Automotive security can trace its roots back to the earliest beginnings of the automobile itself. Once cars became targets of theft, manufacturers responded to the demand for more security. As techniques were developed to circumvent those early locks, the industry stepped up with newer technology such as ignition locks and designs to fight the use of “slim jims” to open doors. In the second half of the last century, the public demanded alarm systems both from the aftermarket and as factory-installed options. Safety followed a similar path, from bumpers on early models to modern crash avoidance and protections such as airbags that are now mandatory.
As we’ve entered the “always on, always connected” digital age, however, digital security has failed to keep up. The auto industry is in a constant struggle to respond to problems encountered in the real world. While this isn’t new (manufacturers have been dealing with recalls for decades), what is new is that, in many instances, these problems are now tied to software. Toyota’s 2010 hybrid anti-lock brake software recall, Fiat-Chrysler’s 2015 recall of over a million vehicles to fix a software security flaw discovered by an independent researcher, and, most recently, the case of the first fatality in an autonomously driven vehicle, a Tesla, are some examples. More broadly, a report from financial advisory firm Stout Risius Ross showed that the percentage of vehicle recalls attributed to software problems tripled between 2011 and 2015.
This isn’t surprising--cars today are run almost entirely on software. The age-old problem of software development failing to “build security in” is leading to insecurity in automobiles today. The problem starts at a fundamental level: Technology is usually designed around functional requirements. Security faults arise from nonfunctional requirements--preventing bad things from happening. Without secure design expertise injected into the development of automotive software, the game of cat and mouse between attackers and defenders will initially be won by the attackers.
Beyond secure design, there is also the problem of implementation. Even a strong design can fall victim to mistakes made during coding. And, like most software developers, automotive and embedded-software engineers aren’t always concerned about security. They aren’t trained to think about how their code can be used in ways that challenge their assumptions about the way it’s intended to work. This is normal; software developers are trained and paid to build software, to create new features and functionality. They normally aren’t trained how to break it. This can result in software that fails in unexpected ways on the road.
The auto industry needs to start thinking like today’s attackers. As early as possible, engineering teams must bring in security experts who can help point out problems in design and requirements. Teams must perform detailed security analysis on new and existing designs, using recognized software security techniques such as threat modeling. By including security experts in the software development life cycle, the teams will get a different perspective on how their software can be abused once it lands on showroom floors. This effort can then be validated through the use of penetration testing prior to final production, to catch any implementation-level mistakes.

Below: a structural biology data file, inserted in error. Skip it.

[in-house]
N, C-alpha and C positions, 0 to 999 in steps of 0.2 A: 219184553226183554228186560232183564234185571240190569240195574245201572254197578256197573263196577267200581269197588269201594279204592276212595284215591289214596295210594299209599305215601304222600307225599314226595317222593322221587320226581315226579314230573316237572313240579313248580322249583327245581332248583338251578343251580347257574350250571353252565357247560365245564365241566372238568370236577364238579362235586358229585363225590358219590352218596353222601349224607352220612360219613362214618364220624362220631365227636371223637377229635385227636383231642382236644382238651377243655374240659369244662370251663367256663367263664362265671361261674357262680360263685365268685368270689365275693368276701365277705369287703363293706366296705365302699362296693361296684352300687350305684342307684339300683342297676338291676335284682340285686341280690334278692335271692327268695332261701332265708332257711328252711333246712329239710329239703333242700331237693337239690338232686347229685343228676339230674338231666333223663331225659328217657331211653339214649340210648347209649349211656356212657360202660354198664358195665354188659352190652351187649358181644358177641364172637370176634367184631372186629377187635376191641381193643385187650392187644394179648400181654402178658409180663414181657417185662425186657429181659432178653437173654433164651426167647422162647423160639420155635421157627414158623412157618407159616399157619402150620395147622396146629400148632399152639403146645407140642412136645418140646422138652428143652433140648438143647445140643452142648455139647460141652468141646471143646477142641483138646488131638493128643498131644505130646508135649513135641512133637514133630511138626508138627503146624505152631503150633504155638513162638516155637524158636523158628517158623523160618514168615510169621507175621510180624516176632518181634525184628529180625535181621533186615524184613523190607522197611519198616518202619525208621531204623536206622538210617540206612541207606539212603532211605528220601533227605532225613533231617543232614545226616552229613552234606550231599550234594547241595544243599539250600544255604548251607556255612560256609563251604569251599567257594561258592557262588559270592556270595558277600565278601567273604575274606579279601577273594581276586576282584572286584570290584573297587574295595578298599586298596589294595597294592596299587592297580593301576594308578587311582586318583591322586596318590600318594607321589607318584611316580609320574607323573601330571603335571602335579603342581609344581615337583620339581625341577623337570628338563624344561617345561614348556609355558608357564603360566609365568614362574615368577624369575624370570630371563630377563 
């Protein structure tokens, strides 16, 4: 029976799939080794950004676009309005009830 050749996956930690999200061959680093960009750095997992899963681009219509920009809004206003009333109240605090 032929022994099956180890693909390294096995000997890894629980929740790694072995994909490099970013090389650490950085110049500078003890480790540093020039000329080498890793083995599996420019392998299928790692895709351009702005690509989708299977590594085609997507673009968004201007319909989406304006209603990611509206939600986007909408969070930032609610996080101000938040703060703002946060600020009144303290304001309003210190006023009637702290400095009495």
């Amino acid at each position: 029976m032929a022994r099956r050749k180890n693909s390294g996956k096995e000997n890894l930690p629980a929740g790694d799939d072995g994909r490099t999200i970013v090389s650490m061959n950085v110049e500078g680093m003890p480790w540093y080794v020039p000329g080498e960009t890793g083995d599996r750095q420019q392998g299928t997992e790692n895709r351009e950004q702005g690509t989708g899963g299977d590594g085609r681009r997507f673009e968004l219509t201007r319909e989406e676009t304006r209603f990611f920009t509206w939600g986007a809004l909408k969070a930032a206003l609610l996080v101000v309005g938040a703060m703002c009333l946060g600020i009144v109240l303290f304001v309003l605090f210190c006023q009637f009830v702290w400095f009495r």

Many new initiatives in the industry will revolutionize the way the public uses vehicles. These include automated self-parking, self-driving cars, and computer-based ride-sharing technology, to name a few examples. These new technologies will require software to communicate with vehicles that are on the road as well as detect and avoid pedestrians, road debris, highway infrastructure, etc. All of this will require software to interpret and respond to millions of pieces of data per mile traveled. If the design of this software can’t keep out malicious data, or if choices made by the designers don’t stand up to real-world testing, then lives can be lost.
In the past, automotive companies would invent technology to offer as optional equipment. If the technology demonstrated increased safety, it might end up as a government-mandated standard feature, such as airbags and anti-lock brakes. However, doing the same for a purely software-based features might be very difficult. That’s because software weaknesses (design flaws, implementation bugs) can go undiscovered until the proper conditions exist to bring them to light, which may not happen as part of standardized regulation or certification.
In other words, the automotive industry needs to embrace a new culture of security, much like other industries have done to reduce risk to their customers. (Microsoft, with its Security Development Lifecycle effort, is one example.) Now more than ever, the security of a vehicle is directly tied to its safety. Understanding how other industries have addressed the software security challenge is a first step, which will allow the auto industry to head off some of the problems that are beginning to show up more frequently (such as Volkswagen’s poorly designed remote key fobs). Some of the manufacturers are already moving in this direction; however, it’s a slow progression and it won’t be enough to keep pace with current technology. This cultural shift needs to happen as fast the technological shift. Is the auto industry up to the challenge?